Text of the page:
It seems some things never change.
When Bucks County Council held its first meeting 125 years ago, roads were top of the agenda – and have been ever since.
Set up by the 1888 Local Government Act, the county council’s first meeting took place in spring 1889 with 68 members.
And last week 49 councillors were able to look at the original minute book from the first meeting, which was on display in the council chamber.
One of the first decisions the fledgling council had to make was how much to spend on surfacing the county’s 220 miles of main roads.
Members agreed to budget £4,000.
County council leader Martin Tett said: ‘Residents’ priorities were the same then as they are now!
“The state of our roads mattered then, and it matters now - which is why we’re investing more than £17 million this year on resurfacing.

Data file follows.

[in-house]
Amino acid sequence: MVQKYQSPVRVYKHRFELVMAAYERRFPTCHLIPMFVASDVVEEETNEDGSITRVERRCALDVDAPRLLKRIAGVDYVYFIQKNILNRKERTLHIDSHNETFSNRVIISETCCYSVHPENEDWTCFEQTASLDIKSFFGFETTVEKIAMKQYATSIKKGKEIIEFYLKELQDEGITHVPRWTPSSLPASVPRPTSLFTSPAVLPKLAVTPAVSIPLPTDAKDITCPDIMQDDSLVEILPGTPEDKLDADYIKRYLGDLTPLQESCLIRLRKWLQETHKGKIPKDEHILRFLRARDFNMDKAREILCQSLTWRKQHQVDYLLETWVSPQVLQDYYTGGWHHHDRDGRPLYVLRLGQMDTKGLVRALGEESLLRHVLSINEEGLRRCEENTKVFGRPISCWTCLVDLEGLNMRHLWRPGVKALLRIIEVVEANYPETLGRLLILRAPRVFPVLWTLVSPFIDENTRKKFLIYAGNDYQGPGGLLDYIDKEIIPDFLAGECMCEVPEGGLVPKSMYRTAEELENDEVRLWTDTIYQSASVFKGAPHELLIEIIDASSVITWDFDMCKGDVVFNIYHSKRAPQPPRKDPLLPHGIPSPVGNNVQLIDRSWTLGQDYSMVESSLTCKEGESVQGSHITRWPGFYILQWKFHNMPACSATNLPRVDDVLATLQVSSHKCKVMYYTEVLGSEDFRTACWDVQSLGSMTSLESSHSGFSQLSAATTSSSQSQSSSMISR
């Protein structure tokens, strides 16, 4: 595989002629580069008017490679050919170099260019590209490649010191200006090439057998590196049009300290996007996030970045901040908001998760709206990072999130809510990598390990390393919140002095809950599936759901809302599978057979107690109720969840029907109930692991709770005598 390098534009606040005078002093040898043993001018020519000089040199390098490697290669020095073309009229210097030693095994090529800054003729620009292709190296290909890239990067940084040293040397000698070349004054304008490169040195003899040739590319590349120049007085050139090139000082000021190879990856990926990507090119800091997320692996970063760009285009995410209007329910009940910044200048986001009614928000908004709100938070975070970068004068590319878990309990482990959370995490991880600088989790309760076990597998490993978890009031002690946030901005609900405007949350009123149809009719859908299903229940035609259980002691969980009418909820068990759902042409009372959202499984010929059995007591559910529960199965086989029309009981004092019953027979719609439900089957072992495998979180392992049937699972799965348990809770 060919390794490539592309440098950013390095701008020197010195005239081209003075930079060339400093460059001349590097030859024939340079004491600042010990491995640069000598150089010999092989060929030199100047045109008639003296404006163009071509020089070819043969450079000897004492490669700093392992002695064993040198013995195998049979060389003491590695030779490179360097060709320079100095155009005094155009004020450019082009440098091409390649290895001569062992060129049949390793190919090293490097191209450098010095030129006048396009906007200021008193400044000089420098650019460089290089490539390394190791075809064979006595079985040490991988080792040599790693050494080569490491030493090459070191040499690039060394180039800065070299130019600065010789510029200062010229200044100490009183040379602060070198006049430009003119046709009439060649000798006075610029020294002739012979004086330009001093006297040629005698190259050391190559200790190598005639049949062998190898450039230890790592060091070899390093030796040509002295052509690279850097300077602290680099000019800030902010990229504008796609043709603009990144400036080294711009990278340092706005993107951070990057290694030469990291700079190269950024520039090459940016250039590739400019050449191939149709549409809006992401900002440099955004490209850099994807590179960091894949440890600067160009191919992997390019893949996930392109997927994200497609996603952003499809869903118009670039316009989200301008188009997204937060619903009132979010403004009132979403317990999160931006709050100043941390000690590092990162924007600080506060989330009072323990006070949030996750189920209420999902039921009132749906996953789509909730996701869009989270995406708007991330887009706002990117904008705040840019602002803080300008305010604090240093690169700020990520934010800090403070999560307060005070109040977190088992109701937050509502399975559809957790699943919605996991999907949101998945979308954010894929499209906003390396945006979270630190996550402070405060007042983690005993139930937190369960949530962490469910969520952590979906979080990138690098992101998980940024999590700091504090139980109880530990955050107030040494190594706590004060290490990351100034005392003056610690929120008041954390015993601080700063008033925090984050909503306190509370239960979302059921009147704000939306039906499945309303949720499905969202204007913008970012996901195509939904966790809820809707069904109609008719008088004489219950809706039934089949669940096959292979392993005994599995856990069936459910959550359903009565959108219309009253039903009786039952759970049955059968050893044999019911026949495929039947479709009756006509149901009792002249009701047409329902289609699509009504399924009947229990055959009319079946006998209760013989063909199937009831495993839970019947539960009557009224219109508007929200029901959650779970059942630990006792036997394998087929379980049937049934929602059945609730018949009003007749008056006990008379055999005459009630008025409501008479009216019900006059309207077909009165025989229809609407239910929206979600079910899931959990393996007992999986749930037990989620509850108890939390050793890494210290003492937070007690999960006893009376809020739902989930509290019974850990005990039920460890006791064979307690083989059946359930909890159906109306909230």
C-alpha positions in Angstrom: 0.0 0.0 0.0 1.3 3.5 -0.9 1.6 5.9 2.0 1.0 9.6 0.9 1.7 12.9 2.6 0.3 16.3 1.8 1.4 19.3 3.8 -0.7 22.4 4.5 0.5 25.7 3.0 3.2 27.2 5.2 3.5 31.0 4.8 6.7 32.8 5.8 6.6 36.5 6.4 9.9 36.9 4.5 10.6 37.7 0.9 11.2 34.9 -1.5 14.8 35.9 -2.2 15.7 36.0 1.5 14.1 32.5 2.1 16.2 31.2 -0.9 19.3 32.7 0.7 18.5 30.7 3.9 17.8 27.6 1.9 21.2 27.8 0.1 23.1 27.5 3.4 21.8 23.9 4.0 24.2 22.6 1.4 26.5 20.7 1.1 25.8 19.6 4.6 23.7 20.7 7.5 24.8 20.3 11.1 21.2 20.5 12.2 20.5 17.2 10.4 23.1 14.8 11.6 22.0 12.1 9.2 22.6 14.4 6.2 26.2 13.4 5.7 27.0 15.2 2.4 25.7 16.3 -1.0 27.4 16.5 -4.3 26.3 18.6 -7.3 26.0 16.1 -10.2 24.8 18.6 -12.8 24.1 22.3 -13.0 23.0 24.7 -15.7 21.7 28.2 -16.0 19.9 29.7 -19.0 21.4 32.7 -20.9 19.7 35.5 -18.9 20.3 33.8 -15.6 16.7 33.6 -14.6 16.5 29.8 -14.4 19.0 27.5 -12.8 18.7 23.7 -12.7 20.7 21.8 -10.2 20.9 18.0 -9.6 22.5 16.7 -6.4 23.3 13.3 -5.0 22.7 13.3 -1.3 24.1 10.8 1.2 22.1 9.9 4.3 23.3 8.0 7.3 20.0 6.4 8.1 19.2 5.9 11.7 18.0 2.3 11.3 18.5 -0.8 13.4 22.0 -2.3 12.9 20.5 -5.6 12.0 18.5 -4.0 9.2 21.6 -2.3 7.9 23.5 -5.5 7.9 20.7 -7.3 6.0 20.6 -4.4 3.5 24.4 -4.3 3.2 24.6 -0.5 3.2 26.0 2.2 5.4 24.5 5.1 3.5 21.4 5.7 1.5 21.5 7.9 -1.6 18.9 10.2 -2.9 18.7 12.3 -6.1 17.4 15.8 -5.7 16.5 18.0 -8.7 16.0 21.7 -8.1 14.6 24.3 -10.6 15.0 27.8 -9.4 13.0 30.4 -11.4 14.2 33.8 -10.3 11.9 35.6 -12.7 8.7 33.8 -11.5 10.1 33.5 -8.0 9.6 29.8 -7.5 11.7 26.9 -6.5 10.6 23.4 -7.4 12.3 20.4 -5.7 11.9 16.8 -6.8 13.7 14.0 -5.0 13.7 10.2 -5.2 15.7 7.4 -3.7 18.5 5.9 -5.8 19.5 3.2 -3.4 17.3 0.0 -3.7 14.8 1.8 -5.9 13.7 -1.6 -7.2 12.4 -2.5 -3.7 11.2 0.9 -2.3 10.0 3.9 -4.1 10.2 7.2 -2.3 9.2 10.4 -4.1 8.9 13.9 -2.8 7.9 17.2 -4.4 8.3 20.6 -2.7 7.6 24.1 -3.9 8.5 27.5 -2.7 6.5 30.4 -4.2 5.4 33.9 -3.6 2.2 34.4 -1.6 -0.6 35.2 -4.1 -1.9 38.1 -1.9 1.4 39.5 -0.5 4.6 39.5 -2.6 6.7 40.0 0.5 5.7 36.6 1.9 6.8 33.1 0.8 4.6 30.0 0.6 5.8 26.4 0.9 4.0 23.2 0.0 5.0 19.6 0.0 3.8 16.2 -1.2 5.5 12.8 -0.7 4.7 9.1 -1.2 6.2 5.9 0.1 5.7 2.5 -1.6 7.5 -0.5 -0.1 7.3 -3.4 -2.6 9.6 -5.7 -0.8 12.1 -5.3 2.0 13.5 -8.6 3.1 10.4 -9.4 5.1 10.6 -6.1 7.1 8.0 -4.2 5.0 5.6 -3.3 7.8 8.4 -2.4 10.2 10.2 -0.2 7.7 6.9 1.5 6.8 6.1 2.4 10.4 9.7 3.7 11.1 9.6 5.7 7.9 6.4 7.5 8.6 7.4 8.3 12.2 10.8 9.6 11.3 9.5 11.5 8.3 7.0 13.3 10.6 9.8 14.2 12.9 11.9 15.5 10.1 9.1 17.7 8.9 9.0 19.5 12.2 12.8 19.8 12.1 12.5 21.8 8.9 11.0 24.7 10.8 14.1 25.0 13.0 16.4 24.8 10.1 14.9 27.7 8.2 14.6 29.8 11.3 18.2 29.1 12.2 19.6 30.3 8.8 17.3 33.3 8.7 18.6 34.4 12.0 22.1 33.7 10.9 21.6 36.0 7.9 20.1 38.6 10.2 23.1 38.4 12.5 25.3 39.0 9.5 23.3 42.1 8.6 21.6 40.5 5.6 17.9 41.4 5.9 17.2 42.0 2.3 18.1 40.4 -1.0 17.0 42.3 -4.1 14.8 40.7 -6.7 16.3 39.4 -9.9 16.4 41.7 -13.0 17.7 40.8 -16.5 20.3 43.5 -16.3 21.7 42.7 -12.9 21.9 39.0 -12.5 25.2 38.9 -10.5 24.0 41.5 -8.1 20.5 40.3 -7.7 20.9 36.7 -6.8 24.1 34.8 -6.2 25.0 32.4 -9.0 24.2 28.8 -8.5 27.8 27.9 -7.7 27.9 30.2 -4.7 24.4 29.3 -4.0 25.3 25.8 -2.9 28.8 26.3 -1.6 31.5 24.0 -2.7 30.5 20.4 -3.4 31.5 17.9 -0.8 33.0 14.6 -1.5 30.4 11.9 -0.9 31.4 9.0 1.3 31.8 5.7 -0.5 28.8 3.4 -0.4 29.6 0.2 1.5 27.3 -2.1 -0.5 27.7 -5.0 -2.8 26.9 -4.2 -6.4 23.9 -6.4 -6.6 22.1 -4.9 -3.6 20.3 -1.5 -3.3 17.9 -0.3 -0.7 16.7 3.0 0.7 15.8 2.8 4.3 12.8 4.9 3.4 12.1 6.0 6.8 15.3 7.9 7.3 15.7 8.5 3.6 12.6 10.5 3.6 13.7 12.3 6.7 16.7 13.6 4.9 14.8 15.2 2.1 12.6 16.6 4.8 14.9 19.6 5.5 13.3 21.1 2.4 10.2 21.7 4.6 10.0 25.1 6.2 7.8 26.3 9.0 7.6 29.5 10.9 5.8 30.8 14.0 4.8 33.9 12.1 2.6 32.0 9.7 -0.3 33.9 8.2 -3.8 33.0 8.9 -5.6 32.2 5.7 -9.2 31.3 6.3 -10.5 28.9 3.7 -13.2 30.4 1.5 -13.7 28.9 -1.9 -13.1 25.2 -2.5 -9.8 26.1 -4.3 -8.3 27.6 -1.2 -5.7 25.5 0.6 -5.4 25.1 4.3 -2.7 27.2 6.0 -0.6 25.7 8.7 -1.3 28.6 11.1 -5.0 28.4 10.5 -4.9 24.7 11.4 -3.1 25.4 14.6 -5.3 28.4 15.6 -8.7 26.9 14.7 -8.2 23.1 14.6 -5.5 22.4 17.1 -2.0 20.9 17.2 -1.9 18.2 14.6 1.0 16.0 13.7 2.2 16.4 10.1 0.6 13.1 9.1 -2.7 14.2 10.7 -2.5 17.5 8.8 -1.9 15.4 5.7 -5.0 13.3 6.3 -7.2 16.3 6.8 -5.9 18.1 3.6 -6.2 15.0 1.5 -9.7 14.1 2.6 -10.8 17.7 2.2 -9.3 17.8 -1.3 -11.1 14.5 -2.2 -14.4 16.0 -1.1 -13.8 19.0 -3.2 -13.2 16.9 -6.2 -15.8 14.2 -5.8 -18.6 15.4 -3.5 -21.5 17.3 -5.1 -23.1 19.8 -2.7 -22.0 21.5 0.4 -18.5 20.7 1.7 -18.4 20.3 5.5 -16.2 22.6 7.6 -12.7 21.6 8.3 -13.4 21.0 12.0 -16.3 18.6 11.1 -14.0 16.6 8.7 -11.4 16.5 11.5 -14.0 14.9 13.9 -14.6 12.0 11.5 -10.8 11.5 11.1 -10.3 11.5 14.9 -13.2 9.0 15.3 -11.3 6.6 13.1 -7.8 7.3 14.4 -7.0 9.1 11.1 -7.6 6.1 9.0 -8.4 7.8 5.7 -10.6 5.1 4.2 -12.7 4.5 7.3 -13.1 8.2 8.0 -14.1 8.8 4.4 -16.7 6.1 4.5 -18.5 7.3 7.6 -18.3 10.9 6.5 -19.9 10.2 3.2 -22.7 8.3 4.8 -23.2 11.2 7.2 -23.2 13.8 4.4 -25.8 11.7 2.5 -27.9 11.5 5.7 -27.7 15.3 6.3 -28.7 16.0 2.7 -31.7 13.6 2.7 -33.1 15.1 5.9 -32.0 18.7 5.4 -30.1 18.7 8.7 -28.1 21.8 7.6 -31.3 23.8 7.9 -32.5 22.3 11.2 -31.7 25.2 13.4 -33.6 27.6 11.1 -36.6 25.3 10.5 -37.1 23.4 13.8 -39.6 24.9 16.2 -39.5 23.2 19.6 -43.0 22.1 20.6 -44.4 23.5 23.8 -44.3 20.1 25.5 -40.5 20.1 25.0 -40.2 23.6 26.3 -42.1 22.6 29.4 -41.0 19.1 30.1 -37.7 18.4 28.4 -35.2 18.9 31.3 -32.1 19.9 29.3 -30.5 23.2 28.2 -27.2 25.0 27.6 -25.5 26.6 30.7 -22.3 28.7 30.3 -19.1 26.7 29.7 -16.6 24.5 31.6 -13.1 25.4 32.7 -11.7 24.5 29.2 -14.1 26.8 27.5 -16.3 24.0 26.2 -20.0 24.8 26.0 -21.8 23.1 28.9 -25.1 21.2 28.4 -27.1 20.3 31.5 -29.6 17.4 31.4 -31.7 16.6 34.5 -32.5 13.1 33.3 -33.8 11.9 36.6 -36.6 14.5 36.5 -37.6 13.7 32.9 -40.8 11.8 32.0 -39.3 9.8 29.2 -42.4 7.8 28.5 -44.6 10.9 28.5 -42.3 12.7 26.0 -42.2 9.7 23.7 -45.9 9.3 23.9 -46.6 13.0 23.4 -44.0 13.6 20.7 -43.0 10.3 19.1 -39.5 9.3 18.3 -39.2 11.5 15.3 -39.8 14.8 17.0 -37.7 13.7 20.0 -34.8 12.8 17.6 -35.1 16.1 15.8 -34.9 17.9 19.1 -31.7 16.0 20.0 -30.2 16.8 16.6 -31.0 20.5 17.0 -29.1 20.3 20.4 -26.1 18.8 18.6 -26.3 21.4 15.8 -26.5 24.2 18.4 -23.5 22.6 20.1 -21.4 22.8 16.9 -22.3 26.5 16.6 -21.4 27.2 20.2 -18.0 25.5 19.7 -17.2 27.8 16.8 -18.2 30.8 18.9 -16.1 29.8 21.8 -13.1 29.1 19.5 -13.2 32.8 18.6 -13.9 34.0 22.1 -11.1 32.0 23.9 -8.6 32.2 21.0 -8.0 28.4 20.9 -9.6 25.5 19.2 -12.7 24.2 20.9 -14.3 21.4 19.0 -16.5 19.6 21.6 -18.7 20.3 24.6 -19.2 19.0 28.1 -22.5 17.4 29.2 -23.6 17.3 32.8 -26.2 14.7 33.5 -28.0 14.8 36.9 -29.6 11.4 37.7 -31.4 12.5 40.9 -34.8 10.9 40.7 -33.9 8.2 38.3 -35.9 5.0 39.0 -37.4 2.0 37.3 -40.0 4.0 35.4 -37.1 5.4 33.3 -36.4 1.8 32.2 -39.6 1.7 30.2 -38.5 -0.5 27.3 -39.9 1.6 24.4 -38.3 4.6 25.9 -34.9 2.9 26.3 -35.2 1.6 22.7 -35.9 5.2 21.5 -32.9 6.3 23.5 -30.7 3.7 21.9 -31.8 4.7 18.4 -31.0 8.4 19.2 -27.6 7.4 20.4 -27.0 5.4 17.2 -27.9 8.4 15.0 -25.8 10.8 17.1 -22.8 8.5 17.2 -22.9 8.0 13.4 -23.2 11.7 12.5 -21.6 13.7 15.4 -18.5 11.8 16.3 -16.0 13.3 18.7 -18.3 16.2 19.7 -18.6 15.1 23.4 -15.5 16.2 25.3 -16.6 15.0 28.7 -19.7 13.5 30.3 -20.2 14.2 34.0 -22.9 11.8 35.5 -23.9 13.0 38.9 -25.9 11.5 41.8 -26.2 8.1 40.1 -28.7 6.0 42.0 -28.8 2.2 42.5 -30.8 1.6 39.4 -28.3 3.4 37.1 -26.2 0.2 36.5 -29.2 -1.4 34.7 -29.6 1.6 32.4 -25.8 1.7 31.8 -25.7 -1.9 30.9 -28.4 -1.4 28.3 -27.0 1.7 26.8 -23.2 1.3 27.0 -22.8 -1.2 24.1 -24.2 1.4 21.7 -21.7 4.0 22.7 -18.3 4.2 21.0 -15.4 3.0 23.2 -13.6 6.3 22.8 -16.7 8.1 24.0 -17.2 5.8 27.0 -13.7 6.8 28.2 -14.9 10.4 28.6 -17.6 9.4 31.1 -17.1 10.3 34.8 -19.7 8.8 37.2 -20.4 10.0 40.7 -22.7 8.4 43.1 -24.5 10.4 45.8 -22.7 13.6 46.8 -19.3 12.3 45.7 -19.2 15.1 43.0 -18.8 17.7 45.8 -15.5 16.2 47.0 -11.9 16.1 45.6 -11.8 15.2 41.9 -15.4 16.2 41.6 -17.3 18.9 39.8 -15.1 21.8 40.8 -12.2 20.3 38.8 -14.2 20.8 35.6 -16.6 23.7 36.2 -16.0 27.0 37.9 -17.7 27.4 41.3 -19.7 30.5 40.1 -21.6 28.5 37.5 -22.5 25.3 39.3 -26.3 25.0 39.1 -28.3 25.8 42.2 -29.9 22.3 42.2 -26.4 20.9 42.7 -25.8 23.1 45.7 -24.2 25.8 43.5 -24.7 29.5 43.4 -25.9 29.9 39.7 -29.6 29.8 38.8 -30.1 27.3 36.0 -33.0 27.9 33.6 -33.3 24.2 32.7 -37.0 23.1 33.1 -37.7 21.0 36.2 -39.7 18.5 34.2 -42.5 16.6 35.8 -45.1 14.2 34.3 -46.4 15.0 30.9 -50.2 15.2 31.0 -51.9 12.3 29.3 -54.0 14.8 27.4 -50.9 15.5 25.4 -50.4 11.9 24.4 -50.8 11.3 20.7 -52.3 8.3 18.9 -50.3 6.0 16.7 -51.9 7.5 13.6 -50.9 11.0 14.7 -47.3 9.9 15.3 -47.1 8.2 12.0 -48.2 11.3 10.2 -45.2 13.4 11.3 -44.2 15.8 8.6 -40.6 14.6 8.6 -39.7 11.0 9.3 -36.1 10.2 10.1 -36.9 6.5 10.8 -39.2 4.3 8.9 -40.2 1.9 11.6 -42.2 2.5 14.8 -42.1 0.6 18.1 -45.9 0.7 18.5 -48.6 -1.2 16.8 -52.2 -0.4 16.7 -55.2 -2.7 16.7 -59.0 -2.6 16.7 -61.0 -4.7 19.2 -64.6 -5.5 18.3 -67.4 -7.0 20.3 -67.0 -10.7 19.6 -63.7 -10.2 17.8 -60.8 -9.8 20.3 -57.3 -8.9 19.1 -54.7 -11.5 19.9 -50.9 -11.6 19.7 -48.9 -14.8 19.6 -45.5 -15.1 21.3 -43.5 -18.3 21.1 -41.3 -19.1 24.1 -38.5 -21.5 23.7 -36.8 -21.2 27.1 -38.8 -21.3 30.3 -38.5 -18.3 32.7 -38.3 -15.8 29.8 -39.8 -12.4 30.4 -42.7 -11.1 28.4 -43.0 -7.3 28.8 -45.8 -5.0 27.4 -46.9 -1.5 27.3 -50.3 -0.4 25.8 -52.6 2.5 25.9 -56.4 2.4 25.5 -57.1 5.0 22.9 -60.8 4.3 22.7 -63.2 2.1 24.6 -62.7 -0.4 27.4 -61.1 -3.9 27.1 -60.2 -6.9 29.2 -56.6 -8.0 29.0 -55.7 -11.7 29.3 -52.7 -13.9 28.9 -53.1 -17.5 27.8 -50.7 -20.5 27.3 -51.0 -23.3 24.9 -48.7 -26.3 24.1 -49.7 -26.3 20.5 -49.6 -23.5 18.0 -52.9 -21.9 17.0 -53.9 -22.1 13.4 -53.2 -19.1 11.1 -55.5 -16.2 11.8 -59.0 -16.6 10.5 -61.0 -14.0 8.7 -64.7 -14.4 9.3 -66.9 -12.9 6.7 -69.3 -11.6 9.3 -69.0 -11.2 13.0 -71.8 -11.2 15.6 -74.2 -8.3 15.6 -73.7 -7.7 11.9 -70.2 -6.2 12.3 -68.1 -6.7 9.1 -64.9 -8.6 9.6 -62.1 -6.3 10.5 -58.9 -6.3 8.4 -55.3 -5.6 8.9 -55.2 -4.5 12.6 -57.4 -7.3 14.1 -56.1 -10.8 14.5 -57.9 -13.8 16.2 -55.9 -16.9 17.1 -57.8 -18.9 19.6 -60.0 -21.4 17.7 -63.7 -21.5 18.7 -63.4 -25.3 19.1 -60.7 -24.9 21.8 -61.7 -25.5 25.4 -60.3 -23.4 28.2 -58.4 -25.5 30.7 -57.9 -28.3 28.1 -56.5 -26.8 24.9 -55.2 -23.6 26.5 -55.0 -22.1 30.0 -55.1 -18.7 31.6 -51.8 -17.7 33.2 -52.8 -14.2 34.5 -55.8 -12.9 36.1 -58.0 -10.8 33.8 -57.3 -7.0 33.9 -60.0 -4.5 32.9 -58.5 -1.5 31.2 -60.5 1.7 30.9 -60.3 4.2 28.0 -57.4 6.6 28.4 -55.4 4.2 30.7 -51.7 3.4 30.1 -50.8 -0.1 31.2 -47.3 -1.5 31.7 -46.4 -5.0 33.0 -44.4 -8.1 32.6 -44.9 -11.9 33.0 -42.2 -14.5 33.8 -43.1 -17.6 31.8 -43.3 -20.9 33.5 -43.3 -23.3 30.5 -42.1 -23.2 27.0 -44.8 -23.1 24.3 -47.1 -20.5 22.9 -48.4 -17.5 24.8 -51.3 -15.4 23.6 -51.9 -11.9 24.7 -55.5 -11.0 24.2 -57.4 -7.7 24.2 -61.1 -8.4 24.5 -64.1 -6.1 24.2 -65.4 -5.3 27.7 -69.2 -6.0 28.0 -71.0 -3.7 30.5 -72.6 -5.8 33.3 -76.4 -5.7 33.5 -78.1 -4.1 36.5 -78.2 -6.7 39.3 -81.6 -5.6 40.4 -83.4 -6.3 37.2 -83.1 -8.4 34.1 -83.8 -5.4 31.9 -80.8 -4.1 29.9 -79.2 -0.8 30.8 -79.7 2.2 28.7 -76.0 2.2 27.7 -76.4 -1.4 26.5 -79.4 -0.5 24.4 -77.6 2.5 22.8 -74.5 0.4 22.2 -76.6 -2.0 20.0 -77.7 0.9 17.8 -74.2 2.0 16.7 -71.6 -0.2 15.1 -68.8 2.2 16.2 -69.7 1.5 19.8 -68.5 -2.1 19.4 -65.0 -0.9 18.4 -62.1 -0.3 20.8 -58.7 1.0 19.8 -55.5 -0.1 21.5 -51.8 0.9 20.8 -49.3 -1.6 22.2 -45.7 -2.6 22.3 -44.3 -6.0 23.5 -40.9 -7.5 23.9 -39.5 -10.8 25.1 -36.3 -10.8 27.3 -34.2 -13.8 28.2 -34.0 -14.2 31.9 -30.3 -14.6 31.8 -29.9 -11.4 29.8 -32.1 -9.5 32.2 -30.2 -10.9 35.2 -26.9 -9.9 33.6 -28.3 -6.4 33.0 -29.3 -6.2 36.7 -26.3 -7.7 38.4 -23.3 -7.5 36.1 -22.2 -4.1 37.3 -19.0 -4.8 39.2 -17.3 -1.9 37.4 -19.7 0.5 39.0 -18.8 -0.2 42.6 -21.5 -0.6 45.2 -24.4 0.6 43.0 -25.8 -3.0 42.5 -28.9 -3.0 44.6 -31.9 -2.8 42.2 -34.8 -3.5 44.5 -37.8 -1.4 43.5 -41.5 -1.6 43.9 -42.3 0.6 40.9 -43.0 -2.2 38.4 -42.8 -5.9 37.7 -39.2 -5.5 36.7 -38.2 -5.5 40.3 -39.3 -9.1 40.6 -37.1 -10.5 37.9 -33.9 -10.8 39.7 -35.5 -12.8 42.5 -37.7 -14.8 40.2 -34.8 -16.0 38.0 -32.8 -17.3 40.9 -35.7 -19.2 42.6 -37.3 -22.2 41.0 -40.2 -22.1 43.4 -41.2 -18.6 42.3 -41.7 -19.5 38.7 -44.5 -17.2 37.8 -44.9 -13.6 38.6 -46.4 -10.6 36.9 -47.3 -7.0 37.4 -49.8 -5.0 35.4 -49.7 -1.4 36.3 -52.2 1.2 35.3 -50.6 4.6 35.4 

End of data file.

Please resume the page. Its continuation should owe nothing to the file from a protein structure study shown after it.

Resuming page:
“And I just wish we could spend more!”
He said marking the 125th anniversary was an important moment in history for the council.
“And it’s a fitting opportunity to raise awareness of the commitment we have in continuing to serve and support our residents,” he added.
The authority’s 125th year falls in one of the toughest periods in the county council’s history.
“With budget reductions set to bite still further in the coming years, future historians may well conclude that the biggest changes to the council were those we’re implementing now,” said Mr Tett.
At the beginning of the anniversary meeting, Chairman Zahir Mohammed led a minute’s silence in memory of former Member Crispian Graves, who served the Long Crendon and Brill division from 1985 to 2005, and died on June 11.
It was a poignant reminder of the first meeting in 1889 at which members recorded the sudden death of the Duke of Buckingham, one of the county’s first Aldermen. The Duke had been elected at the first meeting of the county’s Provisional Council three months previously.